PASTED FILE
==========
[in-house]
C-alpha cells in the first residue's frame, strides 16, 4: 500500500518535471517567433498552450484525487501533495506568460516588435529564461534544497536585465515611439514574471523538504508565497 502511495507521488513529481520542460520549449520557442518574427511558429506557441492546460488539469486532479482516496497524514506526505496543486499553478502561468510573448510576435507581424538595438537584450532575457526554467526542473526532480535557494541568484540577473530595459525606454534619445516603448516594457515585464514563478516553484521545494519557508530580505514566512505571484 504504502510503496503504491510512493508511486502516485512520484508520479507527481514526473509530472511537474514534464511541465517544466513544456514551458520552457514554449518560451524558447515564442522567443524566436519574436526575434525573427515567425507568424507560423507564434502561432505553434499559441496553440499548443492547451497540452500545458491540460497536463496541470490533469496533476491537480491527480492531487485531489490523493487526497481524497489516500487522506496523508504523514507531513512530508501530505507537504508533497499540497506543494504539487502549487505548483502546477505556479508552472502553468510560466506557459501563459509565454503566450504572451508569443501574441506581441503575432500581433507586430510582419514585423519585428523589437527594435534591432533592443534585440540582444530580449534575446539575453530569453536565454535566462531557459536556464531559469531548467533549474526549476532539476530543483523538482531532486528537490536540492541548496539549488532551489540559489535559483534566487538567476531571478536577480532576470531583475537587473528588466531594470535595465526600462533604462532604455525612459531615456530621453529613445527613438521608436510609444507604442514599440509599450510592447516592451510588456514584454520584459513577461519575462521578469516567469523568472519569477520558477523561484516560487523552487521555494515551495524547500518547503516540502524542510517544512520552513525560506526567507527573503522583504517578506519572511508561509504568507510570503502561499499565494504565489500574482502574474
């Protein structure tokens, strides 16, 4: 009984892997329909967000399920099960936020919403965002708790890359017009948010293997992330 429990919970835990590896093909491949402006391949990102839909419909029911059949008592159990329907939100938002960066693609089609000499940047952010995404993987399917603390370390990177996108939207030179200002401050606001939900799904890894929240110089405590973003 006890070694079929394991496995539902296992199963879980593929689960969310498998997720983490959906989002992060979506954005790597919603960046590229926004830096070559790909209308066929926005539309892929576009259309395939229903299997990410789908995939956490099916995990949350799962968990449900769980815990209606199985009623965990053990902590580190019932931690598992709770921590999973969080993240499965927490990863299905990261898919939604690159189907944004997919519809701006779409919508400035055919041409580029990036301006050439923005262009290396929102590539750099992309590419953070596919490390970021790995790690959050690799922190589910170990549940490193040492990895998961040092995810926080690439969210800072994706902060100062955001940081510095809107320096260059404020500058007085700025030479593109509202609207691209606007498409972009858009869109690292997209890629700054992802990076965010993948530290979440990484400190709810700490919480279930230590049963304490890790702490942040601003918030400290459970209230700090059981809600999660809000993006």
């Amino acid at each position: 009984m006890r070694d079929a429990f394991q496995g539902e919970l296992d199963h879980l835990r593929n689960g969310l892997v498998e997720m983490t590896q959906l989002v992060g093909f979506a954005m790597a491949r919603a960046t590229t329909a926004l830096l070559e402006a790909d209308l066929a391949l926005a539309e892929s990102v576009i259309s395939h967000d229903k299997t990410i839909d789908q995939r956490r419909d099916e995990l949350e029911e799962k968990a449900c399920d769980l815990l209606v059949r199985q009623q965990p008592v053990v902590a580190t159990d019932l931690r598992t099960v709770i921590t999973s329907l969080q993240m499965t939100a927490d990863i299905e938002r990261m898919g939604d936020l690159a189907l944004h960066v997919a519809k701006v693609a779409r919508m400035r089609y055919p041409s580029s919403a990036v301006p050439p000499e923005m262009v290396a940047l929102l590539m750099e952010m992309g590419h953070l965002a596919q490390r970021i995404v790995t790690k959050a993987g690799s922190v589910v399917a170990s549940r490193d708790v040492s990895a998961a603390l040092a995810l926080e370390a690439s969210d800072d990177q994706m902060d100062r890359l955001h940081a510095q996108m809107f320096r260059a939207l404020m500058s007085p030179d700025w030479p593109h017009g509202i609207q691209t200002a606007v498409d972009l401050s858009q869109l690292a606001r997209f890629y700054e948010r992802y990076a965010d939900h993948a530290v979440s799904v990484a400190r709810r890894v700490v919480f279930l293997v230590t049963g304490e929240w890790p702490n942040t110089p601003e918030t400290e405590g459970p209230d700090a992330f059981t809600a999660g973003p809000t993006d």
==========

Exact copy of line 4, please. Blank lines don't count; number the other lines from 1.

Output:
């Amino acid at each position: 009984m006890r070694d079929a429990f394991q496995g539902e919970l296992d199963h879980l835990r593929n689960g969310l892997v498998e997720m983490t590896q959906l989002v992060g093909f979506a954005m790597a491949r919603a960046t590229t329909a926004l830096l070559e402006a790909d209308l066929a391949l926005a539309e892929s990102v576009i259309s395939h967000d229903k299997t990410i839909d789908q995939r956490r419909d099916e995990l949350e029911e799962k968990a449900c399920d769980l815990l209606v059949r199985q009623q965990p008592v053990v902590a580190t159990d019932l931690r598992t099960v709770i921590t999973s329907l969080q993240m499965t939100a927490d990863i299905e938002r990261m898919g939604d936020l690159a189907l944004h960066v997919a519809k701006v693609a779409r919508m400035r089609y055919p041409s580029s919403a990036v301006p050439p000499e923005m262009v290396a940047l929102l590539m750099e952010m992309g590419h953070l965002a596919q490390r970021i995404v790995t790690k959050a993987g690799s922190v589910v399917a170990s549940r490193d708790v040492s990895a998961a603390l040092a995810l926080e370390a690439s969210d800072d990177q994706m902060d100062r890359l955001h940081a510095q996108m809107f320096r260059a939207l404020m500058s007085p030179d700025w030479p593109h017009g509202i609207q691209t200002a606007v498409d972009l401050s858009q869109l690292a606001r997209f890629y700054e948010r992802y990076a965010d939900h993948a530290v979440s799904v990484a400190r709810r890894v700490v919480f279930l293997v230590t049963g304490e929240w890790p702490n942040t110089p601003e918030t400290e405590g459970p209230d700090a992330f059981t809600a999660g973003p809000t993006d």